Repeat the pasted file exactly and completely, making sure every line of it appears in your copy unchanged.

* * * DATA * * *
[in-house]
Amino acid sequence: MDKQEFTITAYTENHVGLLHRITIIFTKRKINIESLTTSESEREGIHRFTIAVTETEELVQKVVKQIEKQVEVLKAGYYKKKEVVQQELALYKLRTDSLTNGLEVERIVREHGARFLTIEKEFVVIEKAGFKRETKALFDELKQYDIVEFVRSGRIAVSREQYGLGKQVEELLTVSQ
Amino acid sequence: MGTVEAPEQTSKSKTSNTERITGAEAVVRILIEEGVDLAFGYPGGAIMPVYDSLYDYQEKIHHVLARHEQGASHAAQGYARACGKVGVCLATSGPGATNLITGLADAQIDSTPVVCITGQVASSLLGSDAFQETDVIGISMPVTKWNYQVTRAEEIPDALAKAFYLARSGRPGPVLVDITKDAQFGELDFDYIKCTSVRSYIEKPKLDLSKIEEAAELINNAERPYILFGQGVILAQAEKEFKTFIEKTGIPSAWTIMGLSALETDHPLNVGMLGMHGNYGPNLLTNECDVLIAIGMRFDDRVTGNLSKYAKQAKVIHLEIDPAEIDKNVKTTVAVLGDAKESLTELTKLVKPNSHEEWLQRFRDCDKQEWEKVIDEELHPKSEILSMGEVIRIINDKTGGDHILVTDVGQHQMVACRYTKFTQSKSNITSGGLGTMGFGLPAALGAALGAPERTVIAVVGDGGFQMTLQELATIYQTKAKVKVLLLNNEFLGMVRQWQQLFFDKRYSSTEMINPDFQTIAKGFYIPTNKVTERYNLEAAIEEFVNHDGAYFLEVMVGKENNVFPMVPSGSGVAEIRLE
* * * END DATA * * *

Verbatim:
[in-house]
Amino acid sequence: MDKQEFTITAYTENHVGLLHRITIIFTKRKINIESLTTSESEREGIHRFTIAVTETEELVQKVVKQIEKQVEVLKAGYYKKKEVVQQELALYKLRTDSLTNGLEVERIVREHGARFLTIEKEFVVIEKAGFKRETKALFDELKQYDIVEFVRSGRIAVSREQYGLGKQVEELLTVSQ
Amino acid sequence: MGTVEAPEQTSKSKTSNTERITGAEAVVRILIEEGVDLAFGYPGGAIMPVYDSLYDYQEKIHHVLARHEQGASHAAQGYARACGKVGVCLATSGPGATNLITGLADAQIDSTPVVCITGQVASSLLGSDAFQETDVIGISMPVTKWNYQVTRAEEIPDALAKAFYLARSGRPGPVLVDITKDAQFGELDFDYIKCTSVRSYIEKPKLDLSKIEEAAELINNAERPYILFGQGVILAQAEKEFKTFIEKTGIPSAWTIMGLSALETDHPLNVGMLGMHGNYGPNLLTNECDVLIAIGMRFDDRVTGNLSKYAKQAKVIHLEIDPAEIDKNVKTTVAVLGDAKESLTELTKLVKPNSHEEWLQRFRDCDKQEWEKVIDEELHPKSEILSMGEVIRIINDKTGGDHILVTDVGQHQMVACRYTKFTQSKSNITSGGLGTMGFGLPAALGAALGAPERTVIAVVGDGGFQMTLQELATIYQTKAKVKVLLLNNEFLGMVRQWQQLFFDKRYSSTEMINPDFQTIAKGFYIPTNKVTERYNLEAAIEEFVNHDGAYFLEVMVGKENNVFPMVPSGSGVAEIRLE